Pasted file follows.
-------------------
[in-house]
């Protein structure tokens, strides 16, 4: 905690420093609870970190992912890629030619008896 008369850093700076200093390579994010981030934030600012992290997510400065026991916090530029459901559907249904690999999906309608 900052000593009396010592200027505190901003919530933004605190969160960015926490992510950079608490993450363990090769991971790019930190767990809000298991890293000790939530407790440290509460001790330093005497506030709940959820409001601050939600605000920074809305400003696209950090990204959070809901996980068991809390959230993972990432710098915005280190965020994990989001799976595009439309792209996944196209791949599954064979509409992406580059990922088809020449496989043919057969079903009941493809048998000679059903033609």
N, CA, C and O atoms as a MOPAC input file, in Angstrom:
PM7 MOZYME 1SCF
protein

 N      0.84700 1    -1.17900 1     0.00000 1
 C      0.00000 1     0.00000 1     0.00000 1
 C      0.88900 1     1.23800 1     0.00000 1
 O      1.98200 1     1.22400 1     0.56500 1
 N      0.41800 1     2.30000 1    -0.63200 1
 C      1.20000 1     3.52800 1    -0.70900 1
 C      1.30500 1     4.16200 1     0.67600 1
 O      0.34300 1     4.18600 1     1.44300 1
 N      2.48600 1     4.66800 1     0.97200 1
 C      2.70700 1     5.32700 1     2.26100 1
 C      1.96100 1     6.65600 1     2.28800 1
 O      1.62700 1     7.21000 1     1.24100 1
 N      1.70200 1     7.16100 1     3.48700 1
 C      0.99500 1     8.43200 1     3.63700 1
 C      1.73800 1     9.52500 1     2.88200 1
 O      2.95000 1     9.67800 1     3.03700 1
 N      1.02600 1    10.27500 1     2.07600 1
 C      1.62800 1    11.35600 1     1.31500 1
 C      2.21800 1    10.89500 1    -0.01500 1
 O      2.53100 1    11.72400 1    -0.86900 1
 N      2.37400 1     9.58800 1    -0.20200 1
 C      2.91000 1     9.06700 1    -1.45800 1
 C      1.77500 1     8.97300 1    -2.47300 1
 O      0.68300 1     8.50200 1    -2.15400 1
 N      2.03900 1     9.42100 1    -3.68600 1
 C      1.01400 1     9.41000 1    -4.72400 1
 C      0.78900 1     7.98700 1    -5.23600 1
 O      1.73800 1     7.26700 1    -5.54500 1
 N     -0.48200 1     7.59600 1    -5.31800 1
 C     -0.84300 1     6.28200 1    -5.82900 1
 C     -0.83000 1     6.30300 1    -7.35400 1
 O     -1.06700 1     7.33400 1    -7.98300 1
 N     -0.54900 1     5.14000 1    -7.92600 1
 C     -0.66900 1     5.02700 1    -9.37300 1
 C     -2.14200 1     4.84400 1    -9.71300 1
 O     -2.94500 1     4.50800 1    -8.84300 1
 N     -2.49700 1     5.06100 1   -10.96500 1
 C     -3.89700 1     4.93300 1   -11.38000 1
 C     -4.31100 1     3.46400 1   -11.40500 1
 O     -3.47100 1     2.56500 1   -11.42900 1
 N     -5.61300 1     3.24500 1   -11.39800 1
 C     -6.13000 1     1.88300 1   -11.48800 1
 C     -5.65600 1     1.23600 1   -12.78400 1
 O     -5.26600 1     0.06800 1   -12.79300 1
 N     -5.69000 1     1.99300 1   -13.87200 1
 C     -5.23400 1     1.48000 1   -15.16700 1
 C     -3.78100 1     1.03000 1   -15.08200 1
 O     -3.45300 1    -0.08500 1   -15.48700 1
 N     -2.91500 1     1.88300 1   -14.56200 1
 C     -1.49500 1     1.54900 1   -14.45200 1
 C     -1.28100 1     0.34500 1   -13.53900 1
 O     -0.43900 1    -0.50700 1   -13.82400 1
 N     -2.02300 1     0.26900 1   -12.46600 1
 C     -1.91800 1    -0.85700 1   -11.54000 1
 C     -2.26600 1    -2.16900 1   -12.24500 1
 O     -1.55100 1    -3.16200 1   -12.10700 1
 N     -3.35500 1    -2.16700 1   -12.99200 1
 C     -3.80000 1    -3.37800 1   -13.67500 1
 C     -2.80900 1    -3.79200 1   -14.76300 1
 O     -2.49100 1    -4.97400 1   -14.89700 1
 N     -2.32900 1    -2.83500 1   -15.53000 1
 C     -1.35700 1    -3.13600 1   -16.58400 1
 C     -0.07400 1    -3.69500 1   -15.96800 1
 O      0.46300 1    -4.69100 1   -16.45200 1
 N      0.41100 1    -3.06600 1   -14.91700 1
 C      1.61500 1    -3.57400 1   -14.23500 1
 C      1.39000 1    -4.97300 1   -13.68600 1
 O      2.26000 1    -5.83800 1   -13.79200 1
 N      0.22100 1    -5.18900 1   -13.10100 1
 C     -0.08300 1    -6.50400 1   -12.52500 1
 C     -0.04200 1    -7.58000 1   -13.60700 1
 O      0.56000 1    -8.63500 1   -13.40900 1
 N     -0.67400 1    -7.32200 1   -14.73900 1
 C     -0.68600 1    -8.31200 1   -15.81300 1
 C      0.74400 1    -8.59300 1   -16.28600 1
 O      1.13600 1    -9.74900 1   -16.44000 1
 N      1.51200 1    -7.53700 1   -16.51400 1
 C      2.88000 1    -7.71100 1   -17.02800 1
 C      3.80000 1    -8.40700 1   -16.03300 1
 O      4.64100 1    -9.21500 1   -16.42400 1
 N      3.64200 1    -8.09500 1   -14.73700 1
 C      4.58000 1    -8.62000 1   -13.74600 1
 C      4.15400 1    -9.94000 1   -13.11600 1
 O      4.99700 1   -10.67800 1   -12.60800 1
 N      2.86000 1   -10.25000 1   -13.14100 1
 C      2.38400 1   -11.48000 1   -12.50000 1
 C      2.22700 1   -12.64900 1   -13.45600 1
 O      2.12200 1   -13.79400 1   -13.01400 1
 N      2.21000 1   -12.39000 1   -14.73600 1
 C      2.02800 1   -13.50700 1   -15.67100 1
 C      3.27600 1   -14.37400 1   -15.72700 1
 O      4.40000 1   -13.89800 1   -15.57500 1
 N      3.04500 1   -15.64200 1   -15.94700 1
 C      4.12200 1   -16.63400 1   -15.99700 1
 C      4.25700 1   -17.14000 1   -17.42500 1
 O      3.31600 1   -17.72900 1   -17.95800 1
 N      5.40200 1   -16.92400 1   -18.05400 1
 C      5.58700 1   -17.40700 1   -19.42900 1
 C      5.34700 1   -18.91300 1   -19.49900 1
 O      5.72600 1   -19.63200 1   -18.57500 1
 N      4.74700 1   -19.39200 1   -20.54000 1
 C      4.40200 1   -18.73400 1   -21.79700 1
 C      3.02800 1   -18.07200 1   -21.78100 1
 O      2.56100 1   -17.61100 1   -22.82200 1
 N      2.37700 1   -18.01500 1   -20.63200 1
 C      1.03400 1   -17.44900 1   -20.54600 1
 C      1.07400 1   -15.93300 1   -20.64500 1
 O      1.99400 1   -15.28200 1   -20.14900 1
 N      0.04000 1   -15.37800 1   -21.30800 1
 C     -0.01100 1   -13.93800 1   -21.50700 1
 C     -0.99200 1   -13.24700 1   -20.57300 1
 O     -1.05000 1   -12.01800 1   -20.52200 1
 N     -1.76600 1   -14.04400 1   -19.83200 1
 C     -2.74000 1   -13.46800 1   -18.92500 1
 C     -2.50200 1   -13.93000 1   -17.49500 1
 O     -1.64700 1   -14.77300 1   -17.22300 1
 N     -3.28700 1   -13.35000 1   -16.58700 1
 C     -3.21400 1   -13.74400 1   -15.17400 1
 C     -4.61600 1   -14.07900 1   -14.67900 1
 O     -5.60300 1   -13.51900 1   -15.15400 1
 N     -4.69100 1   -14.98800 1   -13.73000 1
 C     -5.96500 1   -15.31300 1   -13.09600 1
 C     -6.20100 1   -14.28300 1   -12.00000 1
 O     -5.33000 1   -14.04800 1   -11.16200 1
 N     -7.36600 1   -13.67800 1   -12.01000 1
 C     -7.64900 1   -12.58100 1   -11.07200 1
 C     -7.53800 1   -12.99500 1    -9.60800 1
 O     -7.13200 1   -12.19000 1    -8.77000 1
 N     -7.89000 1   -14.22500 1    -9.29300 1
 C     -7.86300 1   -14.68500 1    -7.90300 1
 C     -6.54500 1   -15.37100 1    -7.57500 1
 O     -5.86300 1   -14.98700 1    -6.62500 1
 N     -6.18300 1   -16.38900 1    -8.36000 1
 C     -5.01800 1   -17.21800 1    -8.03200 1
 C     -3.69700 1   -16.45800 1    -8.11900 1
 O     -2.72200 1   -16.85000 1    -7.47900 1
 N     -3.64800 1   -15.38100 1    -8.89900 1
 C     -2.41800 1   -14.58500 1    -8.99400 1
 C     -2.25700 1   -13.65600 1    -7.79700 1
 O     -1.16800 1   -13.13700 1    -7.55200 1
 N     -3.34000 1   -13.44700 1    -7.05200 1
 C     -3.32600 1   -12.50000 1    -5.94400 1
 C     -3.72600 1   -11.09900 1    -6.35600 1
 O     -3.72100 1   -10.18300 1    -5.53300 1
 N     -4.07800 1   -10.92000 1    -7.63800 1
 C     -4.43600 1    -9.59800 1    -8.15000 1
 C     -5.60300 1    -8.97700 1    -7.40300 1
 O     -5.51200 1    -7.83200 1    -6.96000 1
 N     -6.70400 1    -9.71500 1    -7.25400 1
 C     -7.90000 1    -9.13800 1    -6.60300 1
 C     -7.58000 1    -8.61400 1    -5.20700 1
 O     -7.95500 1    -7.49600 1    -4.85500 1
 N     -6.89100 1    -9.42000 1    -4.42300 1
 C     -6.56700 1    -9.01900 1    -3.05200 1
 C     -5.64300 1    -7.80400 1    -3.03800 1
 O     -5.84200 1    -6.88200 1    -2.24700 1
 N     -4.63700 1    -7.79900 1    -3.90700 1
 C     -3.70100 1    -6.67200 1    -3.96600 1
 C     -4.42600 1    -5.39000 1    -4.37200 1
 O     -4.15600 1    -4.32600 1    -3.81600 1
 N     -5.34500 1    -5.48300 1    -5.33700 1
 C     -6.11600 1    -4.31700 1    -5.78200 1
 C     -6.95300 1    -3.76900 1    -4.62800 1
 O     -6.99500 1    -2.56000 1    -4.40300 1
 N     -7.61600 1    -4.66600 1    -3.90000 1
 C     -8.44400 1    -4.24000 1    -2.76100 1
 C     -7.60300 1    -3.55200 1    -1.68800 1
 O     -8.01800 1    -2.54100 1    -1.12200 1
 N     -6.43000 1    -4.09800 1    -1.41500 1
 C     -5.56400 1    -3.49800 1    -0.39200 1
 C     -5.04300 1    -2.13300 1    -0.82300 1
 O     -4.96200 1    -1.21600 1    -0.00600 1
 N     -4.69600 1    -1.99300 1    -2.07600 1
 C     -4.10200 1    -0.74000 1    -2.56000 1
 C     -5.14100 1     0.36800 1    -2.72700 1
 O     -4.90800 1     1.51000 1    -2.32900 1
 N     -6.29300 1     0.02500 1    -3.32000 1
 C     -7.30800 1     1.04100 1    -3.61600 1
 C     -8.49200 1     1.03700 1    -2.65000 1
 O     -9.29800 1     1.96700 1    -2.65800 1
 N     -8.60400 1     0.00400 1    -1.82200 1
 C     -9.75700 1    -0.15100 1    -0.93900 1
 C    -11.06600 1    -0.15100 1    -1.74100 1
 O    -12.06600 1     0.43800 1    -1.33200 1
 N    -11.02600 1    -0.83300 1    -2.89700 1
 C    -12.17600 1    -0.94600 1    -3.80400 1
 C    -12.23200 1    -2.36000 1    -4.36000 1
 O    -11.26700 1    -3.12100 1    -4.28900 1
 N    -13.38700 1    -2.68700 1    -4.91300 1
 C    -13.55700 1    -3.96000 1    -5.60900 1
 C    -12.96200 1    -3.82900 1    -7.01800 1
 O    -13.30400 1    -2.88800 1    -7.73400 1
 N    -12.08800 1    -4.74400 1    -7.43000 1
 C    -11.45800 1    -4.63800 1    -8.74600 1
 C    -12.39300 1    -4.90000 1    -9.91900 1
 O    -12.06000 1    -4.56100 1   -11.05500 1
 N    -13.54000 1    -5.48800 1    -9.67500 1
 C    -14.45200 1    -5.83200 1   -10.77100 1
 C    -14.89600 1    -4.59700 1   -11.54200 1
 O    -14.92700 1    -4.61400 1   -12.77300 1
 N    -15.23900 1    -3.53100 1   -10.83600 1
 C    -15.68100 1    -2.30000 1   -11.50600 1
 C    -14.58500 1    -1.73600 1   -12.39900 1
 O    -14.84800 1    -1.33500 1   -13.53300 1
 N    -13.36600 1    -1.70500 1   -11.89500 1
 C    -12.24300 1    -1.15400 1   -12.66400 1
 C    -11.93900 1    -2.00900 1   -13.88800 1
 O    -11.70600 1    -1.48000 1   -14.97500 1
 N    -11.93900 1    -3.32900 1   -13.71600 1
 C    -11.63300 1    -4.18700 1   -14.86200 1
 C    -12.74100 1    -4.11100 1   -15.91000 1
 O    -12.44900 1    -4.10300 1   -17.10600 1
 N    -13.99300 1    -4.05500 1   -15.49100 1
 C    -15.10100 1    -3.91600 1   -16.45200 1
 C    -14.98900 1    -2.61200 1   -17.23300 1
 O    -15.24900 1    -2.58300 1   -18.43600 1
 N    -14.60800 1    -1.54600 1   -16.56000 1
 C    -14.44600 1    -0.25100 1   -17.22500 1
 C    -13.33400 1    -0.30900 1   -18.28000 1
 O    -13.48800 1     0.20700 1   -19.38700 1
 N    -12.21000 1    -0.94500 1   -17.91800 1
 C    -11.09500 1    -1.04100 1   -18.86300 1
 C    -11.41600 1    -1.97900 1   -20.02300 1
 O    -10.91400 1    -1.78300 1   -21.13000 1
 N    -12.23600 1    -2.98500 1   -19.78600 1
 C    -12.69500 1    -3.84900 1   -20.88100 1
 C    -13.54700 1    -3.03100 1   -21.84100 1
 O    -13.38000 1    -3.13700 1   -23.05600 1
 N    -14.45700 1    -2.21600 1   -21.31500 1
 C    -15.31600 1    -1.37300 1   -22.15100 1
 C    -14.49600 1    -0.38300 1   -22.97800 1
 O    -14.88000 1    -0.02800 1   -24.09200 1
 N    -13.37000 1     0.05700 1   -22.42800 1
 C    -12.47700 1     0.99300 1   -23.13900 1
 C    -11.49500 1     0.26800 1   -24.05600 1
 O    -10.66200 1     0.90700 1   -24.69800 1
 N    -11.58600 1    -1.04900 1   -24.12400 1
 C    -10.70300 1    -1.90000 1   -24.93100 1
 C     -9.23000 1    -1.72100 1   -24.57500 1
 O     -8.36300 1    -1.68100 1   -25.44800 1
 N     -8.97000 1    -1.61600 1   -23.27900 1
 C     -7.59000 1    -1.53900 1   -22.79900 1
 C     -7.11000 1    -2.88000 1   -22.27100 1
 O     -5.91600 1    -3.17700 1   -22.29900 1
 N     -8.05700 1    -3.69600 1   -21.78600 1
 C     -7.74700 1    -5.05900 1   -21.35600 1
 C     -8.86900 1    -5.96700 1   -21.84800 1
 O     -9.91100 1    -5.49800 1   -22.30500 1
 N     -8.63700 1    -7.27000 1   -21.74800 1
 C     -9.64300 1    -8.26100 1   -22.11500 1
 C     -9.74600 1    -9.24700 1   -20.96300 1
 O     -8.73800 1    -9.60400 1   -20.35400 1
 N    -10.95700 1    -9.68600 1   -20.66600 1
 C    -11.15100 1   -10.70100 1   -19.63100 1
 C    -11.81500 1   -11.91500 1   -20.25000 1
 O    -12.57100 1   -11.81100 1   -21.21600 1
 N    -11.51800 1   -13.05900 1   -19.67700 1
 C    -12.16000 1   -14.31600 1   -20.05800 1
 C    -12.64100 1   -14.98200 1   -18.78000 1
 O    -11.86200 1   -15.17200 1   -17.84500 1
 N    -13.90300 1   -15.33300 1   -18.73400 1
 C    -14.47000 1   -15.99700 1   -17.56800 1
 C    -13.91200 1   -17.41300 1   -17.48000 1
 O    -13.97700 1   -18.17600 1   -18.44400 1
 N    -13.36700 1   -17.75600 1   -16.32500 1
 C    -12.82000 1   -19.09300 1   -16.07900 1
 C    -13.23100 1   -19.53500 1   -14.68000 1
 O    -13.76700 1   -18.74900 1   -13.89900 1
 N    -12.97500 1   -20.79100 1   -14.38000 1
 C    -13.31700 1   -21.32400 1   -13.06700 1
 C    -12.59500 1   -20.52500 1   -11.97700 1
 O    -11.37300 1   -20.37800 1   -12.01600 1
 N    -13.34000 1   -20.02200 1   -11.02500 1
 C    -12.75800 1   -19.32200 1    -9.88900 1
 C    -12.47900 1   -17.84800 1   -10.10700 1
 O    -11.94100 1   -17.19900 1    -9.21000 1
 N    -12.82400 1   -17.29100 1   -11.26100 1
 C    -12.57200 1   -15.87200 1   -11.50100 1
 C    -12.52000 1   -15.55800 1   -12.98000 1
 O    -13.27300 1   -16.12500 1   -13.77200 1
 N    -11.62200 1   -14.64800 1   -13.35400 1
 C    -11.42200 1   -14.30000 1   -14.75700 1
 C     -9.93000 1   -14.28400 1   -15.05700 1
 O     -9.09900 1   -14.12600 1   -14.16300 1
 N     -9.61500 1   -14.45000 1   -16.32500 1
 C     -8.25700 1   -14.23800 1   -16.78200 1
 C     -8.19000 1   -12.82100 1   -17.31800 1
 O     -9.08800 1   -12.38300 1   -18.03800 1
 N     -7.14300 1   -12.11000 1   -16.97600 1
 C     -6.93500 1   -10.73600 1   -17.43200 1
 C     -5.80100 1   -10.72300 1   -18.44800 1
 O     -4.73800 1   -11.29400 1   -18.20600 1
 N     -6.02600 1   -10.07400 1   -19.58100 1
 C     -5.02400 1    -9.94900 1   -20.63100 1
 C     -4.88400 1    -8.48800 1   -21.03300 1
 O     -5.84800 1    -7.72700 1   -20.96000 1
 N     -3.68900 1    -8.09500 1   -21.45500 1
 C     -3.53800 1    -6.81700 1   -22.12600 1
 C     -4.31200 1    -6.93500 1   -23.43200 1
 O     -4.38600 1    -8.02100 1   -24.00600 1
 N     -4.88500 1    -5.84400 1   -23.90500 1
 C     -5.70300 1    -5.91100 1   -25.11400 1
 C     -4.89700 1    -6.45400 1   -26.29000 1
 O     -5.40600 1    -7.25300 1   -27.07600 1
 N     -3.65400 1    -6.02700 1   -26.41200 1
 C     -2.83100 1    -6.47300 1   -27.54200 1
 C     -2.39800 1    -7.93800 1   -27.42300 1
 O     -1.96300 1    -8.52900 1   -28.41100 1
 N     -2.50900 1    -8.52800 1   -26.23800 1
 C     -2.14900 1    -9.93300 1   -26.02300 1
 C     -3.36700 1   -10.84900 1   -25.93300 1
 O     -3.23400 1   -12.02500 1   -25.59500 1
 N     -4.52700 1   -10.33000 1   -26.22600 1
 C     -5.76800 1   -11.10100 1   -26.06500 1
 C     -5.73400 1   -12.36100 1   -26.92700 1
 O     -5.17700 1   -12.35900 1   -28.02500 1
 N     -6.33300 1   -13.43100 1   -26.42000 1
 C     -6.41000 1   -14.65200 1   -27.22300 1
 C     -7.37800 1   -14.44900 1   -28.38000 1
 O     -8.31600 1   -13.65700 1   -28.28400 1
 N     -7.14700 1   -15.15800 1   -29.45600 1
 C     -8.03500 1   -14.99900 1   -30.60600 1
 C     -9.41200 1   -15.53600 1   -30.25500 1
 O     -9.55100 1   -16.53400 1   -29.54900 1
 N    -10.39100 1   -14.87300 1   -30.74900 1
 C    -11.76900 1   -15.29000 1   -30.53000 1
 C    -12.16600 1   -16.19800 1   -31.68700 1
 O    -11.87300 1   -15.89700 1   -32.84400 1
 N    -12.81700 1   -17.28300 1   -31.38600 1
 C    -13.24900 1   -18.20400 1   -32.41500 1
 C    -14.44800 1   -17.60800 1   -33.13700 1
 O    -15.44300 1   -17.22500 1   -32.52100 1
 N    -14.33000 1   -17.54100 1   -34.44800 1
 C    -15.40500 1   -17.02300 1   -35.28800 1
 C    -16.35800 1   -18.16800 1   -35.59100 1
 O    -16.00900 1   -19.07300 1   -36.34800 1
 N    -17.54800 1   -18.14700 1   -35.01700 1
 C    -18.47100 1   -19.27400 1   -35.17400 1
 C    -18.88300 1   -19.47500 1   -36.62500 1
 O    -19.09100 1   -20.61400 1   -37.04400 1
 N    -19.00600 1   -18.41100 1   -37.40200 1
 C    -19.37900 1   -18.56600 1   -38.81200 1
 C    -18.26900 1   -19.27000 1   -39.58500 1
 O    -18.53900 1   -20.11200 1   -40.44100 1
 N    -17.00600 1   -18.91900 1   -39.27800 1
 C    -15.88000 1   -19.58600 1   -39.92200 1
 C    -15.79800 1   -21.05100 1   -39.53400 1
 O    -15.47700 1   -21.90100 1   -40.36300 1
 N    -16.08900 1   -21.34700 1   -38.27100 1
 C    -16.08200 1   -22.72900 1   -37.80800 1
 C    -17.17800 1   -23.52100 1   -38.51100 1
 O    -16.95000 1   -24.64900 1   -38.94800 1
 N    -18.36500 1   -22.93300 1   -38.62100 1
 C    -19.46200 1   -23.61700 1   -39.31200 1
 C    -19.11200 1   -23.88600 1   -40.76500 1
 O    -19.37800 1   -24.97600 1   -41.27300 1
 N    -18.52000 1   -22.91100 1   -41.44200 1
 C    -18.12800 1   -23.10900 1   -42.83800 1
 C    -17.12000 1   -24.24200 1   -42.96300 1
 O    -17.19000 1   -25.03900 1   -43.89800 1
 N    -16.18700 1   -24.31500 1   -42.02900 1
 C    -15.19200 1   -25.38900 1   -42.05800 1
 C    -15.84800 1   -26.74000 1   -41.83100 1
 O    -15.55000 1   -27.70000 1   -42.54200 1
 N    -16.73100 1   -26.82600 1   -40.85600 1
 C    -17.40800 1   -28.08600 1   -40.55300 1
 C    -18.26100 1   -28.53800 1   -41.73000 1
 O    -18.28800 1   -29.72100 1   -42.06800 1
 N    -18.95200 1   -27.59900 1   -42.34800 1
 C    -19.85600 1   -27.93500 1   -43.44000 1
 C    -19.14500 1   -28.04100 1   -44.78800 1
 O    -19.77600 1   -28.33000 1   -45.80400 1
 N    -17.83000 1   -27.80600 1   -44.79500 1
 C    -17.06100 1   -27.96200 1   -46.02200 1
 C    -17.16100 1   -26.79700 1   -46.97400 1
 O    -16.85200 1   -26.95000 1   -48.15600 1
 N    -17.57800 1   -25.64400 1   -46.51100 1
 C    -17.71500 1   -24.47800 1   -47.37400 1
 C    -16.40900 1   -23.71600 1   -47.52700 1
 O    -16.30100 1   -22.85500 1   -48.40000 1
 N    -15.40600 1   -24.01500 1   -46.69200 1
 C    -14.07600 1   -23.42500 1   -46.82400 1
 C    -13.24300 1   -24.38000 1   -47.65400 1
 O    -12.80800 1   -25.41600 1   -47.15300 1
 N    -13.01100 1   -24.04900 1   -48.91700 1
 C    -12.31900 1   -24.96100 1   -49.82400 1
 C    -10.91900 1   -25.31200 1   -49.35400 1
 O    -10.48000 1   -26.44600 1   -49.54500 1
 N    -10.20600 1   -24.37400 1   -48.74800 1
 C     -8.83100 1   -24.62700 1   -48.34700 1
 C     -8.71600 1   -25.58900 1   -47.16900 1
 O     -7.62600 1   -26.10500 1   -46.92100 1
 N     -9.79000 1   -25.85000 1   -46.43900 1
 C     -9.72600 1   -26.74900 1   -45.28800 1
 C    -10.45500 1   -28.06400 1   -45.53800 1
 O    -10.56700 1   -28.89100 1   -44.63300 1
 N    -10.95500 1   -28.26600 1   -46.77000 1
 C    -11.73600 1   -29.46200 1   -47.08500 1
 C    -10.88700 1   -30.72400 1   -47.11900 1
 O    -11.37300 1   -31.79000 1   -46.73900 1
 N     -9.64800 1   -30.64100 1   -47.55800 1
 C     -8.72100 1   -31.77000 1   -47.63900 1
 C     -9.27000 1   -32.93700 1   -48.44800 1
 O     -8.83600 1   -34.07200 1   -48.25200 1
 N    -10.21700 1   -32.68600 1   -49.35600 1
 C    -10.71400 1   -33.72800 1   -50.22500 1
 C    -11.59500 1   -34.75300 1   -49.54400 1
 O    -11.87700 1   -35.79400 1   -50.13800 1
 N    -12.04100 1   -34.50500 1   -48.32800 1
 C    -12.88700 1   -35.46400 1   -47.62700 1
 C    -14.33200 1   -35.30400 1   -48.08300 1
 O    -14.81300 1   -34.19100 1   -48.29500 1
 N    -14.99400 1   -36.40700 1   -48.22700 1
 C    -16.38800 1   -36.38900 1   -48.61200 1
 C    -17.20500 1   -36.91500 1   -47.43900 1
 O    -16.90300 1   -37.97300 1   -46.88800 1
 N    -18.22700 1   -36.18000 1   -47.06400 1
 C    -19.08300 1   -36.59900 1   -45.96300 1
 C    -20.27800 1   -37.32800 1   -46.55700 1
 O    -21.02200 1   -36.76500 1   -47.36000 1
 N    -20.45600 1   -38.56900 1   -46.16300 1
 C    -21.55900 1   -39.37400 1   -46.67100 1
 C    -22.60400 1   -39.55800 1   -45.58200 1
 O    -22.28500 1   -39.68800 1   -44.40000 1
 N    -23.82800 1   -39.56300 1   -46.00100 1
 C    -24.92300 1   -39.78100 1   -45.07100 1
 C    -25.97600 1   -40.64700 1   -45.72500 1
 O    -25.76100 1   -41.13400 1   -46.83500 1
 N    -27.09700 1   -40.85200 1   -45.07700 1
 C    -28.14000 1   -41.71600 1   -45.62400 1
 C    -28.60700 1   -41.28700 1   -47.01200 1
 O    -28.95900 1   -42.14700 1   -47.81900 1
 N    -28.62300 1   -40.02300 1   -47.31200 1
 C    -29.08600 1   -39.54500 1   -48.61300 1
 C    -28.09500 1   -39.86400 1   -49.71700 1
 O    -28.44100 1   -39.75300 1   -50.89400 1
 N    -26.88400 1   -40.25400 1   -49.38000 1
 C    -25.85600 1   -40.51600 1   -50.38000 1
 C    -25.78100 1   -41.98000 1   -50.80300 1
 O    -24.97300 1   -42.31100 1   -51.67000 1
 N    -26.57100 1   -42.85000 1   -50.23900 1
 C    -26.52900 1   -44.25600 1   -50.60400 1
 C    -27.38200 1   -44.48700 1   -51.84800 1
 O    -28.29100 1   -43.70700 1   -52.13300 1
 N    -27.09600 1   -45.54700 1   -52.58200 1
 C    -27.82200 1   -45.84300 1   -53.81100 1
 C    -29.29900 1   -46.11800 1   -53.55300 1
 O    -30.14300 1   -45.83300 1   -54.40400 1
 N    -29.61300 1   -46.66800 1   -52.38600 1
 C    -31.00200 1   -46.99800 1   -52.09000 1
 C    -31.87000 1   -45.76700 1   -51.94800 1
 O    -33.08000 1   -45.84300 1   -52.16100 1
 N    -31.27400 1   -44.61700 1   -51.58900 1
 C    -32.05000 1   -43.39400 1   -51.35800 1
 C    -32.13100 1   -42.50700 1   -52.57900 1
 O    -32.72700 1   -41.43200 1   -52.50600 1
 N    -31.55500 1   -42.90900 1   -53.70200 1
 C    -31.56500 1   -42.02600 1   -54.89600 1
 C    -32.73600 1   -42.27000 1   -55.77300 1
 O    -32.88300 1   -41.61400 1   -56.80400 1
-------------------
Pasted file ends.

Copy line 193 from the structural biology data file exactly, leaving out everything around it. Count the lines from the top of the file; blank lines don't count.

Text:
 O    -11.26700 1    -3.12100 1    -4.28900 1